The Great Gatsby Automobile Impact On Society

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The impact of the automobile in the 1920 's drove America into a frenzy of fresh opportunities. This new era can be credited in part to Henry Ford who mass produced the Model T, and made it an affordable, practical vehicle for any American with a need and want for mobility. The automobile revolutionized almost every part of life including the economy, and where Americans traveled and lived. However, these successes came at a cost. Pollution began to take its toll in major cities, crime rates increased, and as mobility expanded, safety took a plunge. Both the advantages and disadvantages the automobile instilled on society can be outlined by the characters and events in The Great Gatsby. Because the automobile was available to virtually any …show more content…
Ford 's Model T, however, blurred this societal line. This is proved when McCollum states that the automobile must have been "low enough in price to insure sales for the enormously increased output. From 1919 to 1929, the number of cars on the road more than tripled, from 6.8 million to 23.1 million. The car went from being a rich person 's toy to everyone 's necessity" (18-20). Gatsby resembled the first run automobile owner as he was wealthy and possessed a luxury vehicle. Ford 's invention adhered to even the lower and middle classes such as those who may have resided in the Valley of Ashes as described in The Great Gatsby. The development of an efficient assembly line created a vast output of automobiles which spiked a large consumer margin. As written by McCollum, "The 1920s industrial boom might have been a bust if not for the Ford assembly line. The revolutionary process produced about fifty cars an hour and revolutionized the way manufactured products were made" (18-19). With the amount of car owners increasing at a rapid pace, the economy spiked in a variety of ways. Affordable cars were being bought and placed on driveways all over the country which brought revenue to many car companies. …show more content…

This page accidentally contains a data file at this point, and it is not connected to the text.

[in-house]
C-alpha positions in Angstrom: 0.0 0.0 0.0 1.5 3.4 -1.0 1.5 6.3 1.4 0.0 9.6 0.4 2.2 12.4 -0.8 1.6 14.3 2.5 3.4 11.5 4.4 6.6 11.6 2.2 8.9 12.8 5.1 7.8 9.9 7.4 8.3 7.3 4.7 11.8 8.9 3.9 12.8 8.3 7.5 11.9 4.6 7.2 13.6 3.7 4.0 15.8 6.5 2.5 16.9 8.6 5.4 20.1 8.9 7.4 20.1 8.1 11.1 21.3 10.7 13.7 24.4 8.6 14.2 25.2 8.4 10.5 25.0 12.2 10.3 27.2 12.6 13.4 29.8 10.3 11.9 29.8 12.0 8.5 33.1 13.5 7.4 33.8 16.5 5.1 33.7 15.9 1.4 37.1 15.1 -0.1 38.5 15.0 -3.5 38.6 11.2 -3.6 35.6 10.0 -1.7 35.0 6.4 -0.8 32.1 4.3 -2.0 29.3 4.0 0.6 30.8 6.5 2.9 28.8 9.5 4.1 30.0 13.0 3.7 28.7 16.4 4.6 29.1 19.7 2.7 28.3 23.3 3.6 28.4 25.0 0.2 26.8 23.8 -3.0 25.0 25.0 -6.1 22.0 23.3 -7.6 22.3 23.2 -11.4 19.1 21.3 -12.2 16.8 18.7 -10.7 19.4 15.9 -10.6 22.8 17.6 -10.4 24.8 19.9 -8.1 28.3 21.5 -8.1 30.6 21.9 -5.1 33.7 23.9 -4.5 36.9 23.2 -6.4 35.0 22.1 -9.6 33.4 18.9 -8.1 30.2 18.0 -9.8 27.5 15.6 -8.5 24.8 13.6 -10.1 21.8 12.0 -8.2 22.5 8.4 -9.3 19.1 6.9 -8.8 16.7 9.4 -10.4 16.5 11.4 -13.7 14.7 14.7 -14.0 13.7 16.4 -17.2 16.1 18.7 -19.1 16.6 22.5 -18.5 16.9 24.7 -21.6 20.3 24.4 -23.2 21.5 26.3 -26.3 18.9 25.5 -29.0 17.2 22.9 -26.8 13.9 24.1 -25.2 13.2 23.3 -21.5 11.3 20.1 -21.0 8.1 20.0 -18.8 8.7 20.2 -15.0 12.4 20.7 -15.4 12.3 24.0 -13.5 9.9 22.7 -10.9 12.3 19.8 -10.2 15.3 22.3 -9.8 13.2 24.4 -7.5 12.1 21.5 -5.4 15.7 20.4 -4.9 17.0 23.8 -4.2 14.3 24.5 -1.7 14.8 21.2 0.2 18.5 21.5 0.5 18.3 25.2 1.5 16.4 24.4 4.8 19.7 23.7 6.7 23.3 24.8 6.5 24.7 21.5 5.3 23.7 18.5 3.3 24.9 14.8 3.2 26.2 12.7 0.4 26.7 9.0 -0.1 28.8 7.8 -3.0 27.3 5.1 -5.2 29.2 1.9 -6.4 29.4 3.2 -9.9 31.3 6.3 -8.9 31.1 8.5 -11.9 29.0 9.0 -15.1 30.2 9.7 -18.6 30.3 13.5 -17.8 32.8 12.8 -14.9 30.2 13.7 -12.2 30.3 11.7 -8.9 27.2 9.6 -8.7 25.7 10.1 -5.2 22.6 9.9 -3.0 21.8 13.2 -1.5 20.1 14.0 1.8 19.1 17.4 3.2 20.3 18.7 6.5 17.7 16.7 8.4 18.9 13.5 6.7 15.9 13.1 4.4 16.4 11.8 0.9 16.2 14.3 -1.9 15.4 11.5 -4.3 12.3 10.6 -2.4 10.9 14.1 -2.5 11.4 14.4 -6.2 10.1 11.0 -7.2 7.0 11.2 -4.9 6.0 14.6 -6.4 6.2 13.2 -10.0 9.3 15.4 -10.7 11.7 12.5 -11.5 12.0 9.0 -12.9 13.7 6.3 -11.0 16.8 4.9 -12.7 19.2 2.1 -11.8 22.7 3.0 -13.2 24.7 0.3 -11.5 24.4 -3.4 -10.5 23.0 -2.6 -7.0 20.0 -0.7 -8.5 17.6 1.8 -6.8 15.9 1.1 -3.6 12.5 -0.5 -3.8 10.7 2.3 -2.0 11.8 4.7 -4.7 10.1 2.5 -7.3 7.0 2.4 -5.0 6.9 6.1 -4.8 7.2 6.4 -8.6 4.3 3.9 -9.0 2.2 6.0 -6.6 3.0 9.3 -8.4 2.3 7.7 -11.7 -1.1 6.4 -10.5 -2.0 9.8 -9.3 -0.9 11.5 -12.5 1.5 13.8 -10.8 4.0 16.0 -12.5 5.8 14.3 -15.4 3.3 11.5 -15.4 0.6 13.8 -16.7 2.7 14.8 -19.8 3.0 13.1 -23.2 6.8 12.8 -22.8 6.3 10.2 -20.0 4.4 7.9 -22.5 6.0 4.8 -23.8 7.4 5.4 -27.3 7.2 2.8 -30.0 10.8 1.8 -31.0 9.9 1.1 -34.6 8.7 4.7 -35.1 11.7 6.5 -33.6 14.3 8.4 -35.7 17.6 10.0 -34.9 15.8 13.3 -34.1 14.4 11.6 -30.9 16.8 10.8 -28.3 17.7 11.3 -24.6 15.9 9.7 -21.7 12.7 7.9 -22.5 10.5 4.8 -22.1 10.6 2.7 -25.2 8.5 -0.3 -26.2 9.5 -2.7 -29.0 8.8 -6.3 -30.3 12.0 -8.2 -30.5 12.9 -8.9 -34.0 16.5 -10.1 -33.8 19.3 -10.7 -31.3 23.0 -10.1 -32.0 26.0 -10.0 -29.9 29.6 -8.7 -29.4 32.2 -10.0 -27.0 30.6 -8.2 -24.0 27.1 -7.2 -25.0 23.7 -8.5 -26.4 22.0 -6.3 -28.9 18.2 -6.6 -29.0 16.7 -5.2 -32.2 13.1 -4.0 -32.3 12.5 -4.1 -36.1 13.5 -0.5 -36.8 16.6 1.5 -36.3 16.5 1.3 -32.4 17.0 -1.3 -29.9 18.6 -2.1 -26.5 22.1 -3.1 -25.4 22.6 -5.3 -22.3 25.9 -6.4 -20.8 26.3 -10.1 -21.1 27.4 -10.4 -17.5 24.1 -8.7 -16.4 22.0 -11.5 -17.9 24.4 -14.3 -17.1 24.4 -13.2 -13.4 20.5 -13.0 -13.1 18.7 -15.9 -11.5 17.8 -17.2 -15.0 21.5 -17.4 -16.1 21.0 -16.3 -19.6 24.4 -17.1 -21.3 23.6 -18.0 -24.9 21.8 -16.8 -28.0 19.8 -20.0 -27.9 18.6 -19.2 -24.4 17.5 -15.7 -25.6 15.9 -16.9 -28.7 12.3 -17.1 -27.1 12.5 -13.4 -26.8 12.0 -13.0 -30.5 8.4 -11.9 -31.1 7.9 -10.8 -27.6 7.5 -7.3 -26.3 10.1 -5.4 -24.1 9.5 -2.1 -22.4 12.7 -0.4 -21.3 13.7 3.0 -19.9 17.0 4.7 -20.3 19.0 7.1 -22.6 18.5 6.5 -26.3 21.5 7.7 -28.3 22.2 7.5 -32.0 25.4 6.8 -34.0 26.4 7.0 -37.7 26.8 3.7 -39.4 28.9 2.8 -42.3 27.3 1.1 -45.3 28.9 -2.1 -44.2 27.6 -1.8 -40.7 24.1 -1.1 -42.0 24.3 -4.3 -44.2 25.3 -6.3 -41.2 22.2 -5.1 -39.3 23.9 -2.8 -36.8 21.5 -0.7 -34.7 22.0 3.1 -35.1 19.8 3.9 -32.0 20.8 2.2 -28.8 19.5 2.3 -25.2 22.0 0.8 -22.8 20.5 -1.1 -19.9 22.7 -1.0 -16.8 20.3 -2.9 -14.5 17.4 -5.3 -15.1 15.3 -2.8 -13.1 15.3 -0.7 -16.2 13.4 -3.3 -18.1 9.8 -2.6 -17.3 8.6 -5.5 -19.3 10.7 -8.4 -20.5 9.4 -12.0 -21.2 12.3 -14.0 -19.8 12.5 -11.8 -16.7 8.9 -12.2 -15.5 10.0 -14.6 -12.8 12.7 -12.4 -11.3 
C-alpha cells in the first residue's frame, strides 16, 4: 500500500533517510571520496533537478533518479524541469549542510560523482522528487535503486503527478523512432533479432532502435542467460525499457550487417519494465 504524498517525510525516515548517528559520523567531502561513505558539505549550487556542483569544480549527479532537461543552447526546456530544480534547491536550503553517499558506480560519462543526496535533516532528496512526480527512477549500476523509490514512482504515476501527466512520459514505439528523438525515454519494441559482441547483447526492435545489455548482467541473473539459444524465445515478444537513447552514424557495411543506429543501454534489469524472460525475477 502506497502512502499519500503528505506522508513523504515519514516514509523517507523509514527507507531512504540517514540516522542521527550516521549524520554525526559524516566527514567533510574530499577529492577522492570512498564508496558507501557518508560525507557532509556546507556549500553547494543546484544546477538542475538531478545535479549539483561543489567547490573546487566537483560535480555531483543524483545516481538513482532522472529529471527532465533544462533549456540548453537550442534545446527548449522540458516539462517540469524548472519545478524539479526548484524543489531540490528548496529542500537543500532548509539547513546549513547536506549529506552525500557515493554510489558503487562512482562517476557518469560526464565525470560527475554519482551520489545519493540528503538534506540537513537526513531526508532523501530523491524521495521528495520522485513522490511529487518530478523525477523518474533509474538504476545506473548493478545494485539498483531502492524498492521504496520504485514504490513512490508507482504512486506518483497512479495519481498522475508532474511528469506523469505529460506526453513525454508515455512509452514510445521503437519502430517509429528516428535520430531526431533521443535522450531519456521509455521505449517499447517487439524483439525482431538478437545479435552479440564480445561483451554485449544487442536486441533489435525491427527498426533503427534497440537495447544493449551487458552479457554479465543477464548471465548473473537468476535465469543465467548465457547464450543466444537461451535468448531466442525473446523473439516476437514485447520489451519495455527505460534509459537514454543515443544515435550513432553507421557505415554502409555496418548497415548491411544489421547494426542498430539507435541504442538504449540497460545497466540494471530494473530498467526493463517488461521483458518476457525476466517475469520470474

The seriousness of the automobile is described in the article which states, “The Model T’s black, boxy shape was by no means elegant. The vehicle also had a reputation for being cantankerous. With a neck-snapping bound and a mournful howl from the transmission, the Model T catapulted ahead...you could do 40 mph if all was well with the engine” (“Industry” 19-20). The Model T, and similar vehicles were designed solely for mobility rather than luxury. It came with great procedure to keep the car running on the road, but unfortunately knowledge on how to drive did not always include knowledge on how to drive safely. Americans of this period were usually solely focused on their vehicle and where they wanted to go, because it was a large feat in itself to properly change gears. This truth led to consequences that impacted both the driver and pedestrians on the road due to an increased risk of harm. Stanford illustrates, “By the end of the 1920s, more than 200,000 Americans had been killed by automobiles. Most of these fatalities were pedestrians in cities, and the majority of these were children. A variety of innovative street signals and markings were developed by other cities hoping to tame the automobile. Yet these innovations did little to protect pedestrians” (11-12). Frequent accidents and

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